The Shawshank Redemption (1994)

The Shawshank Redemption (1994) – Stephen King has a program where film students can adapt one of his short stories (NOT his novels or novellas) for only a dollar, provided they send him a copy of the film. King declares that the best of these was The Woman in the Room. It’s not a horror story but rather about a man wrestling with the decision to euthanize his dying mother. Heavy stuff. The film was made by a young Frank Darabont, who became a successful screenwriter of 1980s horror films (A Nightmare on Elm Street 3: Dream Warriors, the 1988 remake of The Blob, & The Fly II). The time came for him to make his feature film directorial debut and he went back to the Stephen King well to do a novella from Different Seasons called “Rita Hayworth and Shawshank Redemption.” He’s gone on to direct the other King adaptations The Green Mile and The Mist, as well as the Frank Capra homage The Majestic. He developed the televisions series Mob City and the most successful cable series of all time The Walking Dead (being unceremoniously fired in the second season because his ideas cost more than AMC wanted to spend). He’s had a long full career but when he shuffles off his mortal coil the obituary headline will refer to him first and foremost as the director of The Shawshank Redemption, his first directorial outing. So is it the legacy he can be proud of?

Andy Dufresne (Tim Robbins) is a banker convicted for the murder of his wife and her lover. Wrongfully, he insists. But so does everyone else in Shawshank State Prison. We mostly see the story unfold through the eyes of Ellis “Red” Redding (Morgan Freeman), who serves the important prison role of being “a man who can get things.” Much serves to break Andy’s spirit: the pious-yet-corrupt Warden Samuel Norton (Bob Gunton), the ruthless Captain of the Guard Byron Hadley (Clancy Brown), or Boggs Diamond (Mark Rolston) the head of a gang of prison rapists called the Sisters. Andy is more resourceful, though, than his quiet demeanor would suggest. While the skills of a banker might initially seems less than useful in a prison environment, Andy finds ways to put them to good use making life better for himself and his friends. Red cautions him about how dangerous hope can be, but Andy insists that it’s the only thing that matters, especially in a place like Shawshank.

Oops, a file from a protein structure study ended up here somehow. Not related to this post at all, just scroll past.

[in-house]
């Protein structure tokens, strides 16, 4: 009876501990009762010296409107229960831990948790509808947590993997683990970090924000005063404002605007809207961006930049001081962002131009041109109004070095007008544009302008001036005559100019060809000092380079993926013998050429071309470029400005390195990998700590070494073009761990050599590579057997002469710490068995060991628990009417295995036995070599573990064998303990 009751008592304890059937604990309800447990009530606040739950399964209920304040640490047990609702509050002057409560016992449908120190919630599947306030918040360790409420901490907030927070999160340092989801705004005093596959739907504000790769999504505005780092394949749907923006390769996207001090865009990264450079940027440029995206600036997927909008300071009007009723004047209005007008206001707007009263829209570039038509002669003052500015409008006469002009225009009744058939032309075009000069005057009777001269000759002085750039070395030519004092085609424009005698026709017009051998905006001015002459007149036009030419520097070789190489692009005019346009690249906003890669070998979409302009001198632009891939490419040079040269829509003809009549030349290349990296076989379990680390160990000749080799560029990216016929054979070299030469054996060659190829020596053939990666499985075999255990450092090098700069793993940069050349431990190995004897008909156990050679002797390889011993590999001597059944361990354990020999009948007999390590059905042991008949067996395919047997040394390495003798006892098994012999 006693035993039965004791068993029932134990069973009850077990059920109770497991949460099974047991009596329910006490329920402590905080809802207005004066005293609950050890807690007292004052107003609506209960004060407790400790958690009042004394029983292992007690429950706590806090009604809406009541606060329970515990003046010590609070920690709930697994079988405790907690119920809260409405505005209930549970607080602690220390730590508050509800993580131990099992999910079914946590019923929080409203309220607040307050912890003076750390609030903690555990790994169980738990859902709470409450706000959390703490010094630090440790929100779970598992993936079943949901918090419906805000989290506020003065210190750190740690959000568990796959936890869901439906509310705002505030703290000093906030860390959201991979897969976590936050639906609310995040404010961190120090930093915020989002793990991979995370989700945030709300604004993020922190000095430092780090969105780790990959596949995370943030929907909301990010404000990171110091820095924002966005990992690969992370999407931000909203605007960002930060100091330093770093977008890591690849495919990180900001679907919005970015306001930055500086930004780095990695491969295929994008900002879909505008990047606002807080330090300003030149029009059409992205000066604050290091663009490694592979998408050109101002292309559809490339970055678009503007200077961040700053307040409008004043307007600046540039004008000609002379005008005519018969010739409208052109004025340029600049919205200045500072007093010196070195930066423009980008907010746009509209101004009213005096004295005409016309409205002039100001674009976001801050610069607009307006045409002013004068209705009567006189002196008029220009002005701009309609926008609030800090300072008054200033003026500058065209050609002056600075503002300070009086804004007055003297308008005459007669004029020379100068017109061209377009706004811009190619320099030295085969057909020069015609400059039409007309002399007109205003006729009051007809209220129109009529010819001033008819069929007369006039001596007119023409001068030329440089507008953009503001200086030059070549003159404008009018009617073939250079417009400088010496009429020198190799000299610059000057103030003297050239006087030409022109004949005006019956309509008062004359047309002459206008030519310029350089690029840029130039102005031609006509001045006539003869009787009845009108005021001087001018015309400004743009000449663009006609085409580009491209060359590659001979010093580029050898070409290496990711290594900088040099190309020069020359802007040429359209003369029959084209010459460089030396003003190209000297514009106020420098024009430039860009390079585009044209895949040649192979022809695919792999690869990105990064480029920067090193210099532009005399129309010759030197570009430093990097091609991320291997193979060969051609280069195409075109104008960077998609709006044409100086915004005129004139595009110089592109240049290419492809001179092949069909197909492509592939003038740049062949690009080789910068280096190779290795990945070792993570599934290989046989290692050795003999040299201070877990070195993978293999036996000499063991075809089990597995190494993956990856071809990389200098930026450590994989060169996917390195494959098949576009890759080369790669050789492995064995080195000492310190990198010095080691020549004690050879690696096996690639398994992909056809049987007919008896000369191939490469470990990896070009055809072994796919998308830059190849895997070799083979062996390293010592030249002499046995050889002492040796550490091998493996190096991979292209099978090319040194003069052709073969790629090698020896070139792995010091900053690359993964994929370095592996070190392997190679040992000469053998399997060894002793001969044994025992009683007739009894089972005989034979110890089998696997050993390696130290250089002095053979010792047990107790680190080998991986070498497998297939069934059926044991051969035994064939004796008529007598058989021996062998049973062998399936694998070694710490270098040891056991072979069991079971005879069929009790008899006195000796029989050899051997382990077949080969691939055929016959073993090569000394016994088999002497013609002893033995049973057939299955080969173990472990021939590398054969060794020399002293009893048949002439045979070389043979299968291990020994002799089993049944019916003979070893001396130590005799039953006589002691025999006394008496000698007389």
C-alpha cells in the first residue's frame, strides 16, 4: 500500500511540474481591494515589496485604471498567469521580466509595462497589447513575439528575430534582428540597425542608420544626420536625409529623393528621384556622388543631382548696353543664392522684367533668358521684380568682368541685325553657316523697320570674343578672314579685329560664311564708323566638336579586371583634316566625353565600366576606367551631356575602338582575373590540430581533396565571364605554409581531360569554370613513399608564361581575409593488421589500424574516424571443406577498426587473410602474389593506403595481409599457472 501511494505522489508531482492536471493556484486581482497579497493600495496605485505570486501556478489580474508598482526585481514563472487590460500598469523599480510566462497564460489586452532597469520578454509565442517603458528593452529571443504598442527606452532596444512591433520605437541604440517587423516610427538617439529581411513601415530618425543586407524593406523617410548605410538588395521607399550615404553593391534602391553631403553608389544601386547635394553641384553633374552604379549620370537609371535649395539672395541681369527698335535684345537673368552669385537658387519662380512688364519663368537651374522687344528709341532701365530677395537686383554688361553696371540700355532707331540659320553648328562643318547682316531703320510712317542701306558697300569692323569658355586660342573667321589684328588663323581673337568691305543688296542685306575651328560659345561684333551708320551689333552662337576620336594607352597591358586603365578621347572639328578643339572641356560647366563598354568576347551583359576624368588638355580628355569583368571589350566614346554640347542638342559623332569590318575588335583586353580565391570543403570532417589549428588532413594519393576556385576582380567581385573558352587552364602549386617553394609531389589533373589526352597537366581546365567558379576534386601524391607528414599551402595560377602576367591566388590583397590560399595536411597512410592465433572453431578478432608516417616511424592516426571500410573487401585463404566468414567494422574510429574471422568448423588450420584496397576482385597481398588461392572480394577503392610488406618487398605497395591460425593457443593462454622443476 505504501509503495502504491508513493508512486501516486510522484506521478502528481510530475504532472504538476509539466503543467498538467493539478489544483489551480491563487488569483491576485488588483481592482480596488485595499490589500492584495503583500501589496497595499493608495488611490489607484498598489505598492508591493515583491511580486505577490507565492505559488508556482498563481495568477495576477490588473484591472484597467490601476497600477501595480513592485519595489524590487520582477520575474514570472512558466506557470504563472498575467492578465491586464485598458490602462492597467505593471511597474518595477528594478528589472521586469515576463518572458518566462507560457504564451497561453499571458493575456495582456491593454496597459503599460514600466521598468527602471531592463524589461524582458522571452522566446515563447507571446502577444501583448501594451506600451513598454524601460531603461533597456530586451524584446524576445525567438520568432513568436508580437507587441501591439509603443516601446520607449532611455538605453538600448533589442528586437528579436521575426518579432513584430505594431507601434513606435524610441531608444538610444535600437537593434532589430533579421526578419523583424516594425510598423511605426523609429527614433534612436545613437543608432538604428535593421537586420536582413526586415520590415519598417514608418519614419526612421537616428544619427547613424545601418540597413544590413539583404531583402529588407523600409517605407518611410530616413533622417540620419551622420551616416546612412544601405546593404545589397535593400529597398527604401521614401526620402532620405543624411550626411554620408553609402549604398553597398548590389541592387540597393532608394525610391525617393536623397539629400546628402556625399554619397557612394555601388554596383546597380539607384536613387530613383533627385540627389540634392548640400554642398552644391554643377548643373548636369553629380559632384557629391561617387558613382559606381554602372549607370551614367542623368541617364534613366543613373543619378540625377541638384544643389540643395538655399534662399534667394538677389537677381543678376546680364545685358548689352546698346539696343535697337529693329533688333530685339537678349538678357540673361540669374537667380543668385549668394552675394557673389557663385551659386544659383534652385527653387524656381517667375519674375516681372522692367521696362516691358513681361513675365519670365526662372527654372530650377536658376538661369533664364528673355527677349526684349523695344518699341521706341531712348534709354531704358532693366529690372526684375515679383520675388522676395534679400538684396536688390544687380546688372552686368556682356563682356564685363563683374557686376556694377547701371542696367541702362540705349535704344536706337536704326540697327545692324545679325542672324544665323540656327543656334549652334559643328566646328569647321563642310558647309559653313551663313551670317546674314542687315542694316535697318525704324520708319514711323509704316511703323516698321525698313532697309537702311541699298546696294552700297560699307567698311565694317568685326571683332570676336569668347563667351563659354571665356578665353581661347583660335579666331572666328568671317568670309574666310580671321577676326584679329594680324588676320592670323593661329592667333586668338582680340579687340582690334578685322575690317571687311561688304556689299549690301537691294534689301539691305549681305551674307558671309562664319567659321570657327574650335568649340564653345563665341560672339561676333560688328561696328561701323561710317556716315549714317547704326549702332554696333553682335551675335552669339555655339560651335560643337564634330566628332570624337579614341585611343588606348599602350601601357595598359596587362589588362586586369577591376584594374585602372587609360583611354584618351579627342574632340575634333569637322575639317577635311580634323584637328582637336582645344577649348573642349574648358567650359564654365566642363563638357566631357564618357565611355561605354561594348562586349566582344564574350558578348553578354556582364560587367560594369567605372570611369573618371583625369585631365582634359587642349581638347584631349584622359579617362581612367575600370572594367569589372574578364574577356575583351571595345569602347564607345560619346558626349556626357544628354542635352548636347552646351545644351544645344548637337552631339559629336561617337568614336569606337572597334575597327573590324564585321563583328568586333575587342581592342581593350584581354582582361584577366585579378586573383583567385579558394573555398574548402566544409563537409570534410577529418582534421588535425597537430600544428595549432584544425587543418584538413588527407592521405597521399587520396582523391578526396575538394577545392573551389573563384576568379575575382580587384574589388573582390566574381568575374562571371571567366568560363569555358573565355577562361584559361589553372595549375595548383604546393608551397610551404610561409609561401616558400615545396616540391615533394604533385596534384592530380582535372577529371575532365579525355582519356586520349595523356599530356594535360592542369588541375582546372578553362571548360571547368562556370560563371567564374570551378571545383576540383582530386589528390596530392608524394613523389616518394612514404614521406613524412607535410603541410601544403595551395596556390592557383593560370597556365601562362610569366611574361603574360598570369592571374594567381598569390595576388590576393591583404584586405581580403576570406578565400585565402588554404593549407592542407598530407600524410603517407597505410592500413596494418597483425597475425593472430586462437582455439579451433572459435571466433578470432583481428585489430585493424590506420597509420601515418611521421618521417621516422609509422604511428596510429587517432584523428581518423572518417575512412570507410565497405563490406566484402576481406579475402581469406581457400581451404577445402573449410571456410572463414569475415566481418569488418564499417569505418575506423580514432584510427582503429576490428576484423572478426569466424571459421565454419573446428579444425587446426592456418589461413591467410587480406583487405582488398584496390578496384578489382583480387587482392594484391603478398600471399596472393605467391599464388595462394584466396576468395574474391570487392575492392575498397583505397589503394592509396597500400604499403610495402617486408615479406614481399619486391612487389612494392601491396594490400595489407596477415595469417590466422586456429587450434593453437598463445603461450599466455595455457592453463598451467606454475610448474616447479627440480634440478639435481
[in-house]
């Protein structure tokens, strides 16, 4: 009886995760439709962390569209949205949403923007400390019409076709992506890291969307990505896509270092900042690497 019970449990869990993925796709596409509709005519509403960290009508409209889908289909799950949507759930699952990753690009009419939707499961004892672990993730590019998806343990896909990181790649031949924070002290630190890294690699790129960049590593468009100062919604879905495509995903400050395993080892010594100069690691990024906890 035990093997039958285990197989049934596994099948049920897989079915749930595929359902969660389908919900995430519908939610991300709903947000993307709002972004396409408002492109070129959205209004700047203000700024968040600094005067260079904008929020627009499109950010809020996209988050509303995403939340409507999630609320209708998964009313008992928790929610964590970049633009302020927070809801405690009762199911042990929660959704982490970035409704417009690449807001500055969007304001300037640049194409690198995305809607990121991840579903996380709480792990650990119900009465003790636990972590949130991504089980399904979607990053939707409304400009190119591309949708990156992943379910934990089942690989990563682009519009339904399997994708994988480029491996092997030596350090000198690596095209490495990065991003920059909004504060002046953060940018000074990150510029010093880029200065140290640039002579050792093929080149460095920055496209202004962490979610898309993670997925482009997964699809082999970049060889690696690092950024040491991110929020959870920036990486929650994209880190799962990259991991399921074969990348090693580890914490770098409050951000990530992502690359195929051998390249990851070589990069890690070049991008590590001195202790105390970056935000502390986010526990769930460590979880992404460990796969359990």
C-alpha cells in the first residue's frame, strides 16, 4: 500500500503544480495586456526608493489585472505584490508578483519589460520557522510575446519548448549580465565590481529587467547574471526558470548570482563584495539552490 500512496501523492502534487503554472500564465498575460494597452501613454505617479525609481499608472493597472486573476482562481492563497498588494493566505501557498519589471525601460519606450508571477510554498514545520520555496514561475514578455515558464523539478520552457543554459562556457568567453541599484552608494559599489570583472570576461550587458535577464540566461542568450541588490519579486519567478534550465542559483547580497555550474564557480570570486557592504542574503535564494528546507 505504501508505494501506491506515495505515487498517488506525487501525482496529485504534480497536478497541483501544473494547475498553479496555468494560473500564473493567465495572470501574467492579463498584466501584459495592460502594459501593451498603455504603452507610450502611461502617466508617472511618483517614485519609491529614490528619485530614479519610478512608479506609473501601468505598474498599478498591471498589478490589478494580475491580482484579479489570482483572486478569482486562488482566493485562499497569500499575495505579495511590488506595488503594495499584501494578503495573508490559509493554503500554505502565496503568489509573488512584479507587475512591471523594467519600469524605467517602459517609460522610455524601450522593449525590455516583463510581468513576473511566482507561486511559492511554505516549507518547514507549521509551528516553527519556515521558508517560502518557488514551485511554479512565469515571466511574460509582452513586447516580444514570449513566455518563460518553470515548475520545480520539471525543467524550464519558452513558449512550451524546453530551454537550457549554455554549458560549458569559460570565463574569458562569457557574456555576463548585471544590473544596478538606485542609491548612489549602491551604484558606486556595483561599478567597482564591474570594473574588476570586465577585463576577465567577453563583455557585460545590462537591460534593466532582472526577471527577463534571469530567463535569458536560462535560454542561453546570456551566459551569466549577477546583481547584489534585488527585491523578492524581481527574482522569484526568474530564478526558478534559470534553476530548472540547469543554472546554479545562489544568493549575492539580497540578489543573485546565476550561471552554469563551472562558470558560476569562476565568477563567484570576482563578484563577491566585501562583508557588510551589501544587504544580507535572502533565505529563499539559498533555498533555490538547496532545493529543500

About sixteen years ago, the American Film Institute did their “100 Years, 100 Movies” retrospective. Citizen Kane won as the “best film” on that list. It’s hard to argue with, as Orson Welles’s film pioneered many film-making techniques we take for granted today and was a compelling a character study inspired by one of the more fascinating figures of the 20th century (played by one of the others). Massive polls of film critics tend to also go towards Kane, or sometimes Jean Renoir’s masterful study of class The Rules of the Game. But enough about the ivory tower… what do the people think? On polls conducted amongst the general film-going public, there is one film that tends to come out on top. On IMDb’s Top 250 (a list that tends to be biased on the whole towards recent films, but has a pretty consistent top 10) this one film is usually the number one on the list (though it sometimes trades places with The Godfather). Need a hint? Then you’re not too bright since I just spent two paragraphs talking about it…

The Shawshank Redemption is one of my all-time favorite films. Given the above paragraph, there’s a pretty good chance it’s one of yours too. Why is that? Well, it’s been called something of a guy movie because it’s one of very few movies that focus on a long term friendship between two guys (the movie’s plot spans about twenty years). That’s probably part of it, sure, but it’s way more than that. Hope is, as the movie points out several times, a powerful thing. Hell, it got our current president elected. People love a good inspiration story, but so many of them end up being hokey. The Shawshank Redemption is not hokey. It is moving and powerful and just generally fantastic in every way. Watching Andy stick through every horrible spirit-crushing the place can throw at him and still (uh, vague spoiler) come out on top just raises the spirit in a profoundly satisfying way. There’s even a great counterpoint in the character of Brooks Hatlen (the late great James Whitmore), a man who gives up in the movie most tragic scene. (Fun total digression: his name is Brooks. He has a bird named Jake. My name is Jake Brooks. Stephen King is sending me coded messages. Awesome.) The four novellas of Different Seasons all are preceded by some season-based pun. The one before Shawshank is “Hope Springs Eternal.”

I actually did read Different Seasons before I saw The Shakshank Redemption (as well as before I saw Bryan Singer’s movie version of Apt Pupil but after I had seen Rob Reiner’s adaptation of “The Body,” Stand By Me). It changes things. The four or so wardens who come and go in the book are merged into one odious one. The time frame is cut from just shy of thirty to just shy of twenty years. Red is Morgan Freeman instead of a redheaded Irish guy. But every aspect of the film-making process is perfect. The casting is dead-on in every role. The great master Roger Deakins brings an epic scope to his cinematography. Thomas Newman delivers one of his best scores. And Frank Darabont proved himself a supremely talented director right out of the gate. Furthermore, it’s a career-best performance for Morgan Freeman, who has had one hell of a career. This is a movie of which I would not change a single frame. It is an example of the way cinema can buoy your spirit. It does everything a great movie should do. If you haven’t seen it, get on that. I hope you see it. I hope you enjoy it. I hope.

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